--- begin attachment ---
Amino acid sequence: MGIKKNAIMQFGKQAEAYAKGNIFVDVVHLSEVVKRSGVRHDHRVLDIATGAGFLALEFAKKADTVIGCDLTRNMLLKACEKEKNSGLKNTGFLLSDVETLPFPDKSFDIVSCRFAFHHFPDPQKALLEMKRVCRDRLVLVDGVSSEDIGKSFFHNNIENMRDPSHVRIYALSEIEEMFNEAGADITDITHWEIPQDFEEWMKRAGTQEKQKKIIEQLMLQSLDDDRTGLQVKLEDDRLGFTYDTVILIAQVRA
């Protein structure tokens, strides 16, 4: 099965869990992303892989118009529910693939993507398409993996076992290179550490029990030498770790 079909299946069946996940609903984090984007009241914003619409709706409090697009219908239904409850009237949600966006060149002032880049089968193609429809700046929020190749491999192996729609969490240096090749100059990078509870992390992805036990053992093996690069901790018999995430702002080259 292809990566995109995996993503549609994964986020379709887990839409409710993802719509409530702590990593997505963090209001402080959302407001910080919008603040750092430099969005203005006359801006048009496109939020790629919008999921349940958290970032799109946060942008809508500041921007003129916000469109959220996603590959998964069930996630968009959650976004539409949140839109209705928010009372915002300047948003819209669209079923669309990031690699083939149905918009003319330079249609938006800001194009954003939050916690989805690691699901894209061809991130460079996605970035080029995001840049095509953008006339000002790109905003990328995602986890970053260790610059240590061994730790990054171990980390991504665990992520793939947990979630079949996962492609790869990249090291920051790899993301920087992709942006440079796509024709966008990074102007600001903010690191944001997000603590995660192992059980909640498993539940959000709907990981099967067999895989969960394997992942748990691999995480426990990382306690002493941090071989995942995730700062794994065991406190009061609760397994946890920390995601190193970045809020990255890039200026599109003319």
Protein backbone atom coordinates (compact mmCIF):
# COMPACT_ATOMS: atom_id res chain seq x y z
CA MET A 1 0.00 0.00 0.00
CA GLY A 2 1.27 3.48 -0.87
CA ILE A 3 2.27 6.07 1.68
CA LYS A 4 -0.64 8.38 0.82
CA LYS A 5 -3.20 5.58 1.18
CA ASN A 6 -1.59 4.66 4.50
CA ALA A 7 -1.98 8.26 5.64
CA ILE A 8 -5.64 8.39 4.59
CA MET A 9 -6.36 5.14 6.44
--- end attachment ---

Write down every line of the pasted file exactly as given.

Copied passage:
Amino acid sequence: MGIKKNAIMQFGKQAEAYAKGNIFVDVVHLSEVVKRSGVRHDHRVLDIATGAGFLALEFAKKADTVIGCDLTRNMLLKACEKEKNSGLKNTGFLLSDVETLPFPDKSFDIVSCRFAFHHFPDPQKALLEMKRVCRDRLVLVDGVSSEDIGKSFFHNNIENMRDPSHVRIYALSEIEEMFNEAGADITDITHWEIPQDFEEWMKRAGTQEKQKKIIEQLMLQSLDDDRTGLQVKLEDDRLGFTYDTVILIAQVRA
């Protein structure tokens, strides 16, 4: 099965869990992303892989118009529910693939993507398409993996076992290179550490029990030498770790 079909299946069946996940609903984090984007009241914003619409709706409090697009219908239904409850009237949600966006060149002032880049089968193609429809700046929020190749491999192996729609969490240096090749100059990078509870992390992805036990053992093996690069901790018999995430702002080259 292809990566995109995996993503549609994964986020379709887990839409409710993802719509409530702590990593997505963090209001402080959302407001910080919008603040750092430099969005203005006359801006048009496109939020790629919008999921349940958290970032799109946060942008809508500041921007003129916000469109959220996603590959998964069930996630968009959650976004539409949140839109209705928010009372915002300047948003819209669209079923669309990031690699083939149905918009003319330079249609938006800001194009954003939050916690989805690691699901894209061809991130460079996605970035080029995001840049095509953008006339000002790109905003990328995602986890970053260790610059240590061994730790990054171990980390991504665990992520793939947990979630079949996962492609790869990249090291920051790899993301920087992709942006440079796509024709966008990074102007600001903010690191944001997000603590995660192992059980909640498993539940959000709907990981099967067999895989969960394997992942748990691999995480426990990382306690002493941090071989995942995730700062794994065991406190009061609760397994946890920390995601190193970045809020990255890039200026599109003319």
Protein backbone atom coordinates (compact mmCIF):
# COMPACT_ATOMS: atom_id res chain seq x y z
CA MET A 1 0.00 0.00 0.00
CA GLY A 2 1.27 3.48 -0.87
CA ILE A 3 2.27 6.07 1.68
CA LYS A 4 -0.64 8.38 0.82
CA LYS A 5 -3.20 5.58 1.18
CA ASN A 6 -1.59 4.66 4.50
CA ALA A 7 -1.98 8.26 5.64
CA ILE A 8 -5.64 8.39 4.59
CA MET A 9 -6.36 5.14 6.44